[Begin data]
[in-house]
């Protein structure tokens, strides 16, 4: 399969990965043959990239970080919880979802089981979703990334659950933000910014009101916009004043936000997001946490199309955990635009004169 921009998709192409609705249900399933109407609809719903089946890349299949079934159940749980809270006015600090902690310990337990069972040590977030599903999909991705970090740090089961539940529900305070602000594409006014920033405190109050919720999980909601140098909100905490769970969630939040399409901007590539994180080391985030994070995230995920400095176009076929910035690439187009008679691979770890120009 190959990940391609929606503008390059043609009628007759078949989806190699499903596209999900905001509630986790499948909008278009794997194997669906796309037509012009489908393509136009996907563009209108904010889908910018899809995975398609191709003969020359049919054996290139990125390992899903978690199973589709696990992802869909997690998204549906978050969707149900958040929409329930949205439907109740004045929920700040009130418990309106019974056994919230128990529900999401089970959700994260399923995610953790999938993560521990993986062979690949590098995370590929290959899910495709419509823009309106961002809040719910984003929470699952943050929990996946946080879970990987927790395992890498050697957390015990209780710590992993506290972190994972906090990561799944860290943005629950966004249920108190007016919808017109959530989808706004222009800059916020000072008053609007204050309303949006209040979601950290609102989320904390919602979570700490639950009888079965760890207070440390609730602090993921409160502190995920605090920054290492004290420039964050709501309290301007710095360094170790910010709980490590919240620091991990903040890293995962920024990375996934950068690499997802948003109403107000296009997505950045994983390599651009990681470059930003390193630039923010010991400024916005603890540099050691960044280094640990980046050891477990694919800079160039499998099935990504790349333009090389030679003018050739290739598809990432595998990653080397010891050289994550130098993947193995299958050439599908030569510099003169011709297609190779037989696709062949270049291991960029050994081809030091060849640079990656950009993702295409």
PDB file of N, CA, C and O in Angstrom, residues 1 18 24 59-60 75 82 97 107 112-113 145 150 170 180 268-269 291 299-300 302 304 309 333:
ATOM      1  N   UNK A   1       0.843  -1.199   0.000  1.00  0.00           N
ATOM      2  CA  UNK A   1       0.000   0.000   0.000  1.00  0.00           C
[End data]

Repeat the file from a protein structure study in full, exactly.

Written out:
[in-house]
């Protein structure tokens, strides 16, 4: 399969990965043959990239970080919880979802089981979703990334659950933000910014009101916009004043936000997001946490199309955990635009004169 921009998709192409609705249900399933109407609809719903089946890349299949079934159940749980809270006015600090902690310990337990069972040590977030599903999909991705970090740090089961539940529900305070602000594409006014920033405190109050919720999980909601140098909100905490769970969630939040399409901007590539994180080391985030994070995230995920400095176009076929910035690439187009008679691979770890120009 190959990940391609929606503008390059043609009628007759078949989806190699499903596209999900905001509630986790499948909008278009794997194997669906796309037509012009489908393509136009996907563009209108904010889908910018899809995975398609191709003969020359049919054996290139990125390992899903978690199973589709696990992802869909997690998204549906978050969707149900958040929409329930949205439907109740004045929920700040009130418990309106019974056994919230128990529900999401089970959700994260399923995610953790999938993560521990993986062979690949590098995370590929290959899910495709419509823009309106961002809040719910984003929470699952943050929990996946946080879970990987927790395992890498050697957390015990209780710590992993506290972190994972906090990561799944860290943005629950966004249920108190007016919808017109959530989808706004222009800059916020000072008053609007204050309303949006209040979601950290609102989320904390919602979570700490639950009888079965760890207070440390609730602090993921409160502190995920605090920054290492004290420039964050709501309290301007710095360094170790910010709980490590919240620091991990903040890293995962920024990375996934950068690499997802948003109403107000296009997505950045994983390599651009990681470059930003390193630039923010010991400024916005603890540099050691960044280094640990980046050891477990694919800079160039499998099935990504790349333009090389030679003018050739290739598809990432595998990653080397010891050289994550130098993947193995299958050439599908030569510099003169011709297609190779037989696709062949270049291991960029050994081809030091060849640079990656950009993702295409």
PDB file of N, CA, C and O in Angstrom, residues 1 18 24 59-60 75 82 97 107 112-113 145 150 170 180 268-269 291 299-300 302 304 309 333:
ATOM      1  N   UNK A   1       0.843  -1.199   0.000  1.00  0.00           N
ATOM      2  CA  UNK A   1       0.000   0.000   0.000  1.00  0.00           C